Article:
The former absorption band at about 660–670 cm−1 is attributed to the stretching vibration mode of O–Co–O in which Co is Co2+ and is tetrahedrally coordinated. The latter one at 568–576 cm−1 can be assigned to Co–O of octahedrally coordinated Co3+. The band which appeared at 3551 cm−1 is attributed to OH stretching of the polyvinyl alcohol used as caping agent in the preparing Co3O4 nanoparticles and the band located at 1610 cm−1 has been assigned binding vibrations of absorbed water molecules on Co3O4 nanoparticles [38]. The apparition of these two strong absorption bands provides the clear evidence for the presence of \({\text{Co}}_{3} {\text{O}}_{4}\) spinel oxide crystals [39]. The observed weak band at 1286 cm−1 corresponds to –CH2– bending vibrations from the polyvinyl alcohol used as an organic surfactant in order to stabilize the growth of \({\text{Co}}_{3} {\text{O}}_{4}\) particles during the synthesis.

3.5 XPS analysis

The surface chemical composition of the stoichiometric spinel was studied using X-ray photoelectron spectroscopy.

The XPS spectrum for the fabricated cobalt oxide is shown in Fig. 7, showing characteristic Co 2p peaks shape and binding energies (780 eV and 796 eV) reported for the spinel Co3O4 surface.
Fig. 7

Survey scan XPS spectrum of \({\text{Co}}_{3} {\text{O}}_{4}\)

The O 1s region (peak at 529.6 eV) is consistent with stoichiometric \({\text{Co}}_{3} {\text{O}}_{4}\) single crystal. The main oxygen peak due to lattice O2‴ is set to 529.6 eV as has been previously found for CoO [40, 41, 42] and \({\text{Co}}_{3} {\text{O}}_{4}\) [43, 44, 45, 46]. The very weak feature observed at 535.5 eV can be attributed to the lower binding energy shoulder of the Co Auger transition [47, 48].

3.6 Optical measurements

The optical characterization of the as-prepared \({\text{Co}}_{3} {\text{O}}_{4}\) sample was recorded at room temperature on a UV–Visible absorption spectrophotometer. Figure 8 shows UV–Visible spectra of \({\text{Co}}_{3} {\text{O}}_{4}\) nanoparticles as a function of wavelength.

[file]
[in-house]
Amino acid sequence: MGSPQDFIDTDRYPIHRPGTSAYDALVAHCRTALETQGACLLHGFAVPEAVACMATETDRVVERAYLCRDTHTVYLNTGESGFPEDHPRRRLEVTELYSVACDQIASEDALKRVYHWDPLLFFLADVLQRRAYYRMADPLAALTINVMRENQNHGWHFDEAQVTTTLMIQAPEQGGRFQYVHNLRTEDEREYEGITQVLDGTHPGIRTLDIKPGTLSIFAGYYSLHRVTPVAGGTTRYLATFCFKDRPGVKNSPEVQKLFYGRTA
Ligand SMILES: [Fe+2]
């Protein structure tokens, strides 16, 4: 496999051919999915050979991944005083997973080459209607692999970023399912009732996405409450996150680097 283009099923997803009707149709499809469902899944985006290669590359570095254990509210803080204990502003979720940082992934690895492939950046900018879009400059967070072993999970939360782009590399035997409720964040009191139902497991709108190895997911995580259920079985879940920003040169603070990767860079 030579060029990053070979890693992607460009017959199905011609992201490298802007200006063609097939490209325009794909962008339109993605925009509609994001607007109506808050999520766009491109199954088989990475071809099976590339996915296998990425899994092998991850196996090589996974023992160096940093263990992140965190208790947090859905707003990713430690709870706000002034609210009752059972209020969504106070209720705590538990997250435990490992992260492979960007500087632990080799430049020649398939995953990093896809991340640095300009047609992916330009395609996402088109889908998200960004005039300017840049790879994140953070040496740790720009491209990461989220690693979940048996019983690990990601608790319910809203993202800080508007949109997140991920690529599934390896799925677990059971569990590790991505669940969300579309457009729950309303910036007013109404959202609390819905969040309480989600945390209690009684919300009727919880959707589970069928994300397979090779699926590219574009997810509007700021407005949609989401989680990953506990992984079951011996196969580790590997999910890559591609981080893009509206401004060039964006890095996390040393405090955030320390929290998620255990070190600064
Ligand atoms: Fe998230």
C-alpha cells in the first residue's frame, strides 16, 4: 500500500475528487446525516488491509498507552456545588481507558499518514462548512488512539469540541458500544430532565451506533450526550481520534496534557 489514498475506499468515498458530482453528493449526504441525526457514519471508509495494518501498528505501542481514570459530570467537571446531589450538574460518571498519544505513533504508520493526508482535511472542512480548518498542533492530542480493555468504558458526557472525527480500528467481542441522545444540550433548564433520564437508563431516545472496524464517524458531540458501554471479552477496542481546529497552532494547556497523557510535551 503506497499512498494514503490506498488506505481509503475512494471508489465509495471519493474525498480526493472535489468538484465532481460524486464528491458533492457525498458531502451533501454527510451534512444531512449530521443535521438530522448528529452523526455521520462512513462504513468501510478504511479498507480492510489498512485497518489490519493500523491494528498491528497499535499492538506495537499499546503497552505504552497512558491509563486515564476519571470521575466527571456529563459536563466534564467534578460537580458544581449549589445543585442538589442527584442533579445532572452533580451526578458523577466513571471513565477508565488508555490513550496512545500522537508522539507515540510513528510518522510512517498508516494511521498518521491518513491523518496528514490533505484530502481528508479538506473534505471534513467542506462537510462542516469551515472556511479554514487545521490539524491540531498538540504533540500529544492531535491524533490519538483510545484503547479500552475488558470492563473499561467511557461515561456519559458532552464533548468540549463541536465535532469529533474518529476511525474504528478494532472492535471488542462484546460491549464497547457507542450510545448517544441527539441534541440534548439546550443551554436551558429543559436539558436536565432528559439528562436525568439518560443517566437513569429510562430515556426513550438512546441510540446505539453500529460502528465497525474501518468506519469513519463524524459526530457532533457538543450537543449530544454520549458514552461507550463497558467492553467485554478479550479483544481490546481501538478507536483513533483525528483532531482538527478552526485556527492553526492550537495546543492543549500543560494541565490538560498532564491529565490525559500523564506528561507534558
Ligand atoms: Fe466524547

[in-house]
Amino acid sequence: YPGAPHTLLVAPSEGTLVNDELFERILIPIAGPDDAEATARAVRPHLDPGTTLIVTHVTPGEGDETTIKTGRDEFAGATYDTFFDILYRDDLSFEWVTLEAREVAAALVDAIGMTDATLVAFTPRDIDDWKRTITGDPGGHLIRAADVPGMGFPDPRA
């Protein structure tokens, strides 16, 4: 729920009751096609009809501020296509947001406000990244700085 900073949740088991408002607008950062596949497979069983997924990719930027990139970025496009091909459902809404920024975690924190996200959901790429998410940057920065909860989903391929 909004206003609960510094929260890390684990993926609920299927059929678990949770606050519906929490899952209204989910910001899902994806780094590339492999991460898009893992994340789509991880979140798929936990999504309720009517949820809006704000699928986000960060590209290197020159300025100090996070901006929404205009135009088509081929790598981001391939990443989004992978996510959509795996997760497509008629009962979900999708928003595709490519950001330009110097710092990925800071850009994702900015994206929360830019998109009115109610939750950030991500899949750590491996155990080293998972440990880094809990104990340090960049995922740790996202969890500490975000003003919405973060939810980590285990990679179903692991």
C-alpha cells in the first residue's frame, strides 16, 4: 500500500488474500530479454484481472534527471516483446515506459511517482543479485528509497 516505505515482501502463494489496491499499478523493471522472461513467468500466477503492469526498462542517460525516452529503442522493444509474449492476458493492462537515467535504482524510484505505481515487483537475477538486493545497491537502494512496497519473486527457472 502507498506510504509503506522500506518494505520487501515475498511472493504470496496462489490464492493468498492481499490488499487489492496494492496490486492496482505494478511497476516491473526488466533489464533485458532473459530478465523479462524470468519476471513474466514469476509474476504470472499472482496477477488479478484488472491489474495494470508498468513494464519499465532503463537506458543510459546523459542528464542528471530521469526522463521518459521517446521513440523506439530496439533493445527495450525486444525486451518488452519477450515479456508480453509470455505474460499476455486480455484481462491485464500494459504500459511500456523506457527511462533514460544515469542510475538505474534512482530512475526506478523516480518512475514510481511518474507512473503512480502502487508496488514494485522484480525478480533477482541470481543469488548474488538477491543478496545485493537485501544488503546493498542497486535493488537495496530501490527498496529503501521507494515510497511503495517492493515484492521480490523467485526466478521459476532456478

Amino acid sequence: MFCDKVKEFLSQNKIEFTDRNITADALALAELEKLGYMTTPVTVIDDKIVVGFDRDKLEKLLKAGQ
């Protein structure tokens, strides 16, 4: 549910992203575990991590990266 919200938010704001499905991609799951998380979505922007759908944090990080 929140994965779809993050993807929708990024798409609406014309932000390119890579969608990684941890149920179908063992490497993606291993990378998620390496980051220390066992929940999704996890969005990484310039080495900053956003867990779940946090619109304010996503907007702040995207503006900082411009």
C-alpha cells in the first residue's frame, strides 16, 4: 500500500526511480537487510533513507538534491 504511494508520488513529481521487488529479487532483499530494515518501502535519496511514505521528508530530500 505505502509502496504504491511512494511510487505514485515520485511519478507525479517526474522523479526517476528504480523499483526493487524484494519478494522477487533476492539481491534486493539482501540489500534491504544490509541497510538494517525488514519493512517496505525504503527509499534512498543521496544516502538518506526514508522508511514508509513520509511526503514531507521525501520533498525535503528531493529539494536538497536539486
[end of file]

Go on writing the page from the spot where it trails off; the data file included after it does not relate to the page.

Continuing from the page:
Fig. 8

UV–visible spectrum of cobalt-oxide nanoparticles fabricated under gamma irradiation

The optical absorption profile shows two absorption bands which appear from 200–370 and 380–600 nm wavelength ranges. The first absorption band can be assigned to the O2− to Co2+ charge transfer process, and the second one to the O2− to Co3+ charge transfer [49, 50]. These bands are expected for \({\text{Co}}_{3} {\text{O}}_{4}\) [10]. The optical properties of the prepared Co3O4 show that the samples exhibited photoabsorption from UV light to visible light region, which implies the possibility of high photocatalytic efficiency of these materials under visible light.

3.7 Magnetic analysis

The magnetic measurements were carried out using Vibrating Sample Magnetometer (VSM) at room temperature. The VSM data of bulk commercial \({\text{Co}}_{3} {\text{O}}_{4}\) shown in Fig. 9a. This is compared with the VSM data of as prepared \({\text{Co}}_{3} {\text{O}}_{4}\) nanoparticles, shown in Fig. 9b.
Fig. 9

Magnetization versus APPLIED field graph of a bulk \({\text{Co}}_{3} {\text{O}}_{4}\) b nanostructures Co3O4 prepared at pH 12 by gamma irradiation (30 kGy)

As shown in Fig. 9a related to the bulk \({\text{Co}}_{3} {\text{O}}_{4}\), the curve exhibits an antiferromagnetic behavior. The bulk Co3O4, which is described by a formula unit AB2O4 [A: Co2+, B: Co3+] and has a normal spinel structure with antiferromagnetic exchange between Co2+ ions which occupy the tetrahedral sites (A) and Co3+ ions in octahedral sites (B). Its magnetic moment arises due to Co2+ ions largely because of spins. On the other hand, Co3+ ions have no permanent magnetic moment. Thus, bulk \({\text{Co}}_{3} {\text{O}}_{4}\) behaves like an antiferromagnetic material.

Although bulk Co3O4 shows anti-ferromagnetic behavior, the fine hysteresis loop in Fig. 9b is characteristic of paramagnetic behavior and showed that at 300 K, the saturation magnetization (remanence) of the assembled \({\text{Co}}_{3} {\text{O}}_{4}\) particles is extrapolated to about 0.29 emu g−1 at the applied field of 8 kOe, different from the bulk commercial material, which exhibits antiferromagnetic behavior [51, 52].